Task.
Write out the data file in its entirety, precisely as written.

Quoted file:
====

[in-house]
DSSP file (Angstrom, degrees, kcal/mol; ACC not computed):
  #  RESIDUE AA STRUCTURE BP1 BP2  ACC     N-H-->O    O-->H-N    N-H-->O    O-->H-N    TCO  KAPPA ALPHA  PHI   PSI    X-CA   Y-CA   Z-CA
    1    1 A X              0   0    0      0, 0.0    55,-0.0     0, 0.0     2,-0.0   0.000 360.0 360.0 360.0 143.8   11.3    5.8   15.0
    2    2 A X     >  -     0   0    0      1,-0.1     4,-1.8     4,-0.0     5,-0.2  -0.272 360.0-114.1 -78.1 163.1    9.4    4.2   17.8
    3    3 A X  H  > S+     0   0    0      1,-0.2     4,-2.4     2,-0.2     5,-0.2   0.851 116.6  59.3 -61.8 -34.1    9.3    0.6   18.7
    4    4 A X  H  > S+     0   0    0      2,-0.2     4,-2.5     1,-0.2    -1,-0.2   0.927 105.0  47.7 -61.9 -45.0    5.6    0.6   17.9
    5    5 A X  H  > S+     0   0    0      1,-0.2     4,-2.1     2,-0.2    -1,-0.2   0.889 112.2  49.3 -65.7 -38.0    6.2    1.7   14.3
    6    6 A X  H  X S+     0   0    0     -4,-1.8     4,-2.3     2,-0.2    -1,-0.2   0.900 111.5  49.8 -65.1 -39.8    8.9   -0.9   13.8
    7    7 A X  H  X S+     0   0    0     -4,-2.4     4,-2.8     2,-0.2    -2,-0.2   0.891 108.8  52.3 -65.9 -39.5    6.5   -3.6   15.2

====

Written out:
[in-house]
DSSP file (Angstrom, degrees, kcal/mol; ACC not computed):
  #  RESIDUE AA STRUCTURE BP1 BP2  ACC     N-H-->O    O-->H-N    N-H-->O    O-->H-N    TCO  KAPPA ALPHA  PHI   PSI    X-CA   Y-CA   Z-CA
    1    1 A X              0   0    0      0, 0.0    55,-0.0     0, 0.0     2,-0.0   0.000 360.0 360.0 360.0 143.8   11.3    5.8   15.0
    2    2 A X     >  -     0   0    0      1,-0.1     4,-1.8     4,-0.0     5,-0.2  -0.272 360.0-114.1 -78.1 163.1    9.4    4.2   17.8
    3    3 A X  H  > S+     0   0    0      1,-0.2     4,-2.4     2,-0.2     5,-0.2   0.851 116.6  59.3 -61.8 -34.1    9.3    0.6   18.7
    4    4 A X  H  > S+     0   0    0      2,-0.2     4,-2.5     1,-0.2    -1,-0.2   0.927 105.0  47.7 -61.9 -45.0    5.6    0.6   17.9
    5    5 A X  H  > S+     0   0    0      1,-0.2     4,-2.1     2,-0.2    -1,-0.2   0.889 112.2  49.3 -65.7 -38.0    6.2    1.7   14.3
    6    6 A X  H  X S+     0   0    0     -4,-1.8     4,-2.3     2,-0.2    -1,-0.2   0.900 111.5  49.8 -65.1 -39.8    8.9   -0.9   13.8
    7    7 A X  H  X S+     0   0    0     -4,-2.4     4,-2.8     2,-0.2    -2,-0.2   0.891 108.8  52.3 -65.9 -39.5    6.5   -3.6   15.2